The switch was particularly interesting as the two teams found themselves in what they call a “hostage situation”, with both teams not wanting to let go of their man without him serving his six months of gardening leave, in order to lessen the amount of technical knowledge he could take with him.
At the same time both wanted their new hirings as quickly as possible and so they agreed to forget about the gardening leave and both men have already started working in their new jobs.
Red Bull Racing says that it is not going to be as helpful and is arguing that it will be holding its chief aerodynamicist Peter Prodromou to his contract, which runs until the end of 2015, so as to stop him joining McLaren.
This is largely bravado, and legally Red Bull is on difficult ground because the six month period of “gardening leave” has been pretty standard in F1 circles for the last 18 years thanks to a deal that was struck in April 1997 that allowed Adrian Newey to leave Williams and join McLaren, despite having a contract until the end of 1999.
The two parties went to court in February 1997 with Williams insisting that Newey should not work for two years. That did not happen and it was decided in April that Newey would be allowed to start work at McLaren in August, as long as McLaren paid Williams compensation. The difficulty is to quantify what is loss when an aerodynamicist decides to leave a team.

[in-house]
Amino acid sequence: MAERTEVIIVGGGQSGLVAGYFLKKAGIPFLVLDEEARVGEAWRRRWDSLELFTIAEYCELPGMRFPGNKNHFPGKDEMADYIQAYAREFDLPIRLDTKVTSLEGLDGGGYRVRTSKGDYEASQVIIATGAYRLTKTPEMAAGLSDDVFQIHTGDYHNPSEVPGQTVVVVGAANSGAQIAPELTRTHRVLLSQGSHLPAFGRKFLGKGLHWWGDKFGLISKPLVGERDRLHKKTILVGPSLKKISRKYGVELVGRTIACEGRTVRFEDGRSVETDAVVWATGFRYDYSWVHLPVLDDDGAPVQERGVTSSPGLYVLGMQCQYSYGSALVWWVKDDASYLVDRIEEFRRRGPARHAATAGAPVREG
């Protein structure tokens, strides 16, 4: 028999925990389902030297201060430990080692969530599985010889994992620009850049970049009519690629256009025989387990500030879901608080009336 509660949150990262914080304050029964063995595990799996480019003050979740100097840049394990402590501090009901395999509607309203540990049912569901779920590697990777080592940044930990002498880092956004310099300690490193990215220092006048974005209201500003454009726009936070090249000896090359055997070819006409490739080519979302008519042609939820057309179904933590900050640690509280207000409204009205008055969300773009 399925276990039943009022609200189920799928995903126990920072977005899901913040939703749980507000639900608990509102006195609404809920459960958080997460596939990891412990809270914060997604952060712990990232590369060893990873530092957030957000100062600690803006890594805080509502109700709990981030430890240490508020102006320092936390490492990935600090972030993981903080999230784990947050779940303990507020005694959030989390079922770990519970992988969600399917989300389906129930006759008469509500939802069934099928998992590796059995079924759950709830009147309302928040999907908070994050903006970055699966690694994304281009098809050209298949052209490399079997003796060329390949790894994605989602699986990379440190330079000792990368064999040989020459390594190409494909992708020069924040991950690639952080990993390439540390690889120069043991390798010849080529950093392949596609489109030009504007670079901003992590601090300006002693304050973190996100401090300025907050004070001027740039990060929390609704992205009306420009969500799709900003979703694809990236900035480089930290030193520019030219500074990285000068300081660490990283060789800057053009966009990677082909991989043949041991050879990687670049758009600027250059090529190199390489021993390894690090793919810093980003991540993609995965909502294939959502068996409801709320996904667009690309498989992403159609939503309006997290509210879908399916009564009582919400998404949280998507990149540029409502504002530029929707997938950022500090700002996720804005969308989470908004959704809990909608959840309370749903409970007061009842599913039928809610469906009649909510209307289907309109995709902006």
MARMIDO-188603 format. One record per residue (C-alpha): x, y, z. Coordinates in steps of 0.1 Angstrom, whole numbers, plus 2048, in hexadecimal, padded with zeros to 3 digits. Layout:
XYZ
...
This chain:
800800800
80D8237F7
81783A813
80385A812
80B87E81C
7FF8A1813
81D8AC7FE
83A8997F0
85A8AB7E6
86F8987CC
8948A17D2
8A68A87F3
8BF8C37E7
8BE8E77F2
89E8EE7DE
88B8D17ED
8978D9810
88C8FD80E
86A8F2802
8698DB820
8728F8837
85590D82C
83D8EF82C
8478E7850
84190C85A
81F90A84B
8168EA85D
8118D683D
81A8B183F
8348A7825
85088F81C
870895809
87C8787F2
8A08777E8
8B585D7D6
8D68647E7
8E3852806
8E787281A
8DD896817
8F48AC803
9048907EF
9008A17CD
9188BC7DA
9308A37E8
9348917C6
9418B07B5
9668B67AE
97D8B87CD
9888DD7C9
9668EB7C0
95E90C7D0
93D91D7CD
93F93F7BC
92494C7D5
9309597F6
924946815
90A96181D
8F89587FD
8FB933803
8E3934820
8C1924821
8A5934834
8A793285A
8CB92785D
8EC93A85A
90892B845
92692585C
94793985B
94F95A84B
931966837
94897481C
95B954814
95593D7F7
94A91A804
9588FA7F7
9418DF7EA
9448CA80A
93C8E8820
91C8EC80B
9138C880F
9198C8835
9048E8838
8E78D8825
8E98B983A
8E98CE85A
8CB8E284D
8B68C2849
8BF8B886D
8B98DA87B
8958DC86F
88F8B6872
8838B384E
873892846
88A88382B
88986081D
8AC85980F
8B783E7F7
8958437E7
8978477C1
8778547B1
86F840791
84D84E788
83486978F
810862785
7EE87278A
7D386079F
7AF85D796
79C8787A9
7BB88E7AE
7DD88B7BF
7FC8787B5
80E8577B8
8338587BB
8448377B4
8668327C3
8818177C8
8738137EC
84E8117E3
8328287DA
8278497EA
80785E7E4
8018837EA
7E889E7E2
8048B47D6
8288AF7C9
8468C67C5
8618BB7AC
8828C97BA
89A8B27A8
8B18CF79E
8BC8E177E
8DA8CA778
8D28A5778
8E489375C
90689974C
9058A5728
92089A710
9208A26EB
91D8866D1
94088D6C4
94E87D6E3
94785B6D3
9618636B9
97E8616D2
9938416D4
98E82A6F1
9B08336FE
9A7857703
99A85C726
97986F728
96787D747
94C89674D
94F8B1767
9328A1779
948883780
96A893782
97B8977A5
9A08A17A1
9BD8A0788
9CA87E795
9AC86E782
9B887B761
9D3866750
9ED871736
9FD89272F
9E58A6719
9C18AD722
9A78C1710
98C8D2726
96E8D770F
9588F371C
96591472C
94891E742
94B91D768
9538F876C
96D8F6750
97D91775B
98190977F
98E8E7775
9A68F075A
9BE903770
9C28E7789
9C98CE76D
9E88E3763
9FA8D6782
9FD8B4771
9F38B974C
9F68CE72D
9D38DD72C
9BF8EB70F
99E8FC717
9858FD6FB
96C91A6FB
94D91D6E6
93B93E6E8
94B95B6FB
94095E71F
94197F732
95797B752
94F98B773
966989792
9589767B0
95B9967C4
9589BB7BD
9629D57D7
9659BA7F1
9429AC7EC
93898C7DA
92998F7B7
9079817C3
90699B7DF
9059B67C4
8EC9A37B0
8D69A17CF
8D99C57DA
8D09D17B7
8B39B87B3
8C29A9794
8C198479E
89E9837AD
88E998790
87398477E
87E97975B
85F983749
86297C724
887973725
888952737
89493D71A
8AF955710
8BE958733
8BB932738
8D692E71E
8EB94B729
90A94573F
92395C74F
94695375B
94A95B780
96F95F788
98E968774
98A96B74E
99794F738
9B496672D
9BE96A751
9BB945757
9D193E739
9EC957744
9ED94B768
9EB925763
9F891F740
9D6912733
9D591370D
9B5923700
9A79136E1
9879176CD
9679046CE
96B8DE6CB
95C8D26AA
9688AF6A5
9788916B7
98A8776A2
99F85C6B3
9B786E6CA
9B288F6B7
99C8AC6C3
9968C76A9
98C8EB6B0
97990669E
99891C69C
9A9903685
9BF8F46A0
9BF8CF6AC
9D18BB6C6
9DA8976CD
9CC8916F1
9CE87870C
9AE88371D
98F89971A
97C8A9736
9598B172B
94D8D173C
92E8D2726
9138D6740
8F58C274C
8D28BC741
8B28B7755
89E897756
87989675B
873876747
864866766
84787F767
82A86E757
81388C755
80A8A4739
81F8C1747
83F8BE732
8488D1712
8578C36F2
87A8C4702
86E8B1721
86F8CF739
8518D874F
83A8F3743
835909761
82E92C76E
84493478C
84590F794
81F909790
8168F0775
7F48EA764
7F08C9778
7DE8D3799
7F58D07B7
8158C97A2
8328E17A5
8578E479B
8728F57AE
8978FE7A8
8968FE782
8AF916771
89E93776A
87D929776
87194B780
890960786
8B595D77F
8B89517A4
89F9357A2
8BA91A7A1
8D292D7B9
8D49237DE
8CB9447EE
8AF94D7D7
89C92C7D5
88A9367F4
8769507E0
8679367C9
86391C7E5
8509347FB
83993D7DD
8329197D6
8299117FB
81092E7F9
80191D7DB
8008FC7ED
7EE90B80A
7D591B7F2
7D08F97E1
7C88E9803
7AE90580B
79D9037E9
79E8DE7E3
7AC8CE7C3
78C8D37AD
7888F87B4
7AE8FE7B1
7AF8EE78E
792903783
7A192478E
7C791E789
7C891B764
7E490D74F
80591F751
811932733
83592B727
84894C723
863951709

The word is that another Red Bull Racing engineer is also on the move to McLaren. At the moment the rumours say that it is Prodromou’s number two. This could be Shaun Whitehead, who left his position as Red Bull’s Aerodynamics Departmental Manager in June, after seven years in the role.
He had been with the team since it was Stewart Grand Prix in 1999 but since his departure has been working as a consultant to Wirth Research and projects outside F1.
Engineers are allowed to do this if the work is outside the F1 realm and James Key, now the technical head at Scuderia Toro Rosso, spent his gardening leave after quitting Sauber, designing a sport car.
The latest man on the move is David Wheater, the deputy head of aerodynamics at Lotus F1 Team for the last seven years. The word is that he will be turning up in six months time at Williams